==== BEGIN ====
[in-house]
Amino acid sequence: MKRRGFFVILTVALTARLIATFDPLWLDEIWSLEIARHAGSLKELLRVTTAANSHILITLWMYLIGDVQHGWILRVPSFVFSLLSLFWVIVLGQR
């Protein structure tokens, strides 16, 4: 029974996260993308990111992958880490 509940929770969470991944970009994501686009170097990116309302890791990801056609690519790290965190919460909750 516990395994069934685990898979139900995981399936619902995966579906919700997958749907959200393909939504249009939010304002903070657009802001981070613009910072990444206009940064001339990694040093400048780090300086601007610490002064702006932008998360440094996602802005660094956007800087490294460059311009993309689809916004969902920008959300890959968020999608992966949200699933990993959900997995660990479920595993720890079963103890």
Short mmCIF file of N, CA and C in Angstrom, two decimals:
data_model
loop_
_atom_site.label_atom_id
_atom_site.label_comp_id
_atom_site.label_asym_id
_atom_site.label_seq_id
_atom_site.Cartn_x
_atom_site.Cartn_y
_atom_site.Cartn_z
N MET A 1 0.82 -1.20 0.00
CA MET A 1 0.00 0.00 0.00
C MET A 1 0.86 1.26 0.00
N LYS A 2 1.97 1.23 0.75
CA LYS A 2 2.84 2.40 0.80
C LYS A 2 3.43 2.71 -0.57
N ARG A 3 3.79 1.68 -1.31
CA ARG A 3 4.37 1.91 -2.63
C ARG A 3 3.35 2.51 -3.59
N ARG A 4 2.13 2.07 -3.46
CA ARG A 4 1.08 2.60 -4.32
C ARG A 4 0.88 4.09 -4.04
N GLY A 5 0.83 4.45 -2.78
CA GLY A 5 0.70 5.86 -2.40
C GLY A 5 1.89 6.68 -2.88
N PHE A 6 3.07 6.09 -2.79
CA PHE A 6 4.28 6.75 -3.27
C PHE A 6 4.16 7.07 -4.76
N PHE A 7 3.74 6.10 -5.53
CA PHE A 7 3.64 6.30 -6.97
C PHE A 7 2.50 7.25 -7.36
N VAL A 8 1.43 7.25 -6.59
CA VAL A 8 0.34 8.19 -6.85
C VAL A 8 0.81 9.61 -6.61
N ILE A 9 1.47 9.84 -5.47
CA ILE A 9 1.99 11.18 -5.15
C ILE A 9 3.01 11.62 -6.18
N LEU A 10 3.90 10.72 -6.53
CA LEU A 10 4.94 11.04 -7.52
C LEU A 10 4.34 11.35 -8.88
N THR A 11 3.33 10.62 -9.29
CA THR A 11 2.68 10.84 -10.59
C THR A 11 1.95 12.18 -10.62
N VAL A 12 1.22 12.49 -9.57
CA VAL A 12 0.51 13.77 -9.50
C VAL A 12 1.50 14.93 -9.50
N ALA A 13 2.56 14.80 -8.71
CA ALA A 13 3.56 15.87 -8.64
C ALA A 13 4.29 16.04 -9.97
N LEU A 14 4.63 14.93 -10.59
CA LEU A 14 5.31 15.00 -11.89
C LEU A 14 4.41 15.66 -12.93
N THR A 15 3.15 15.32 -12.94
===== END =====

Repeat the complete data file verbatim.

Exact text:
[in-house]
Amino acid sequence: MKRRGFFVILTVALTARLIATFDPLWLDEIWSLEIARHAGSLKELLRVTTAANSHILITLWMYLIGDVQHGWILRVPSFVFSLLSLFWVIVLGQR
């Protein structure tokens, strides 16, 4: 029974996260993308990111992958880490 509940929770969470991944970009994501686009170097990116309302890791990801056609690519790290965190919460909750 516990395994069934685990898979139900995981399936619902995966579906919700997958749907959200393909939504249009939010304002903070657009802001981070613009910072990444206009940064001339990694040093400048780090300086601007610490002064702006932008998360440094996602802005660094956007800087490294460059311009993309689809916004969902920008959300890959968020999608992966949200699933990993959900997995660990479920595993720890079963103890």
Short mmCIF file of N, CA and C in Angstrom, two decimals:
data_model
loop_
_atom_site.label_atom_id
_atom_site.label_comp_id
_atom_site.label_asym_id
_atom_site.label_seq_id
_atom_site.Cartn_x
_atom_site.Cartn_y
_atom_site.Cartn_z
N MET A 1 0.82 -1.20 0.00
CA MET A 1 0.00 0.00 0.00
C MET A 1 0.86 1.26 0.00
N LYS A 2 1.97 1.23 0.75
CA LYS A 2 2.84 2.40 0.80
C LYS A 2 3.43 2.71 -0.57
N ARG A 3 3.79 1.68 -1.31
CA ARG A 3 4.37 1.91 -2.63
C ARG A 3 3.35 2.51 -3.59
N ARG A 4 2.13 2.07 -3.46
CA ARG A 4 1.08 2.60 -4.32
C ARG A 4 0.88 4.09 -4.04
N GLY A 5 0.83 4.45 -2.78
CA GLY A 5 0.70 5.86 -2.40
C GLY A 5 1.89 6.68 -2.88
N PHE A 6 3.07 6.09 -2.79
CA PHE A 6 4.28 6.75 -3.27
C PHE A 6 4.16 7.07 -4.76
N PHE A 7 3.74 6.10 -5.53
CA PHE A 7 3.64 6.30 -6.97
C PHE A 7 2.50 7.25 -7.36
N VAL A 8 1.43 7.25 -6.59
CA VAL A 8 0.34 8.19 -6.85
C VAL A 8 0.81 9.61 -6.61
N ILE A 9 1.47 9.84 -5.47
CA ILE A 9 1.99 11.18 -5.15
C ILE A 9 3.01 11.62 -6.18
N LEU A 10 3.90 10.72 -6.53
CA LEU A 10 4.94 11.04 -7.52
C LEU A 10 4.34 11.35 -8.88
N THR A 11 3.33 10.62 -9.29
CA THR A 11 2.68 10.84 -10.59
C THR A 11 1.95 12.18 -10.62
N VAL A 12 1.22 12.49 -9.57
CA VAL A 12 0.51 13.77 -9.50
C VAL A 12 1.50 14.93 -9.50
N ALA A 13 2.56 14.80 -8.71
CA ALA A 13 3.56 15.87 -8.64
C ALA A 13 4.29 16.04 -9.97
N LEU A 14 4.63 14.93 -10.59
CA LEU A 14 5.31 15.00 -11.89
C LEU A 14 4.41 15.66 -12.93
N THR A 15 3.15 15.32 -12.94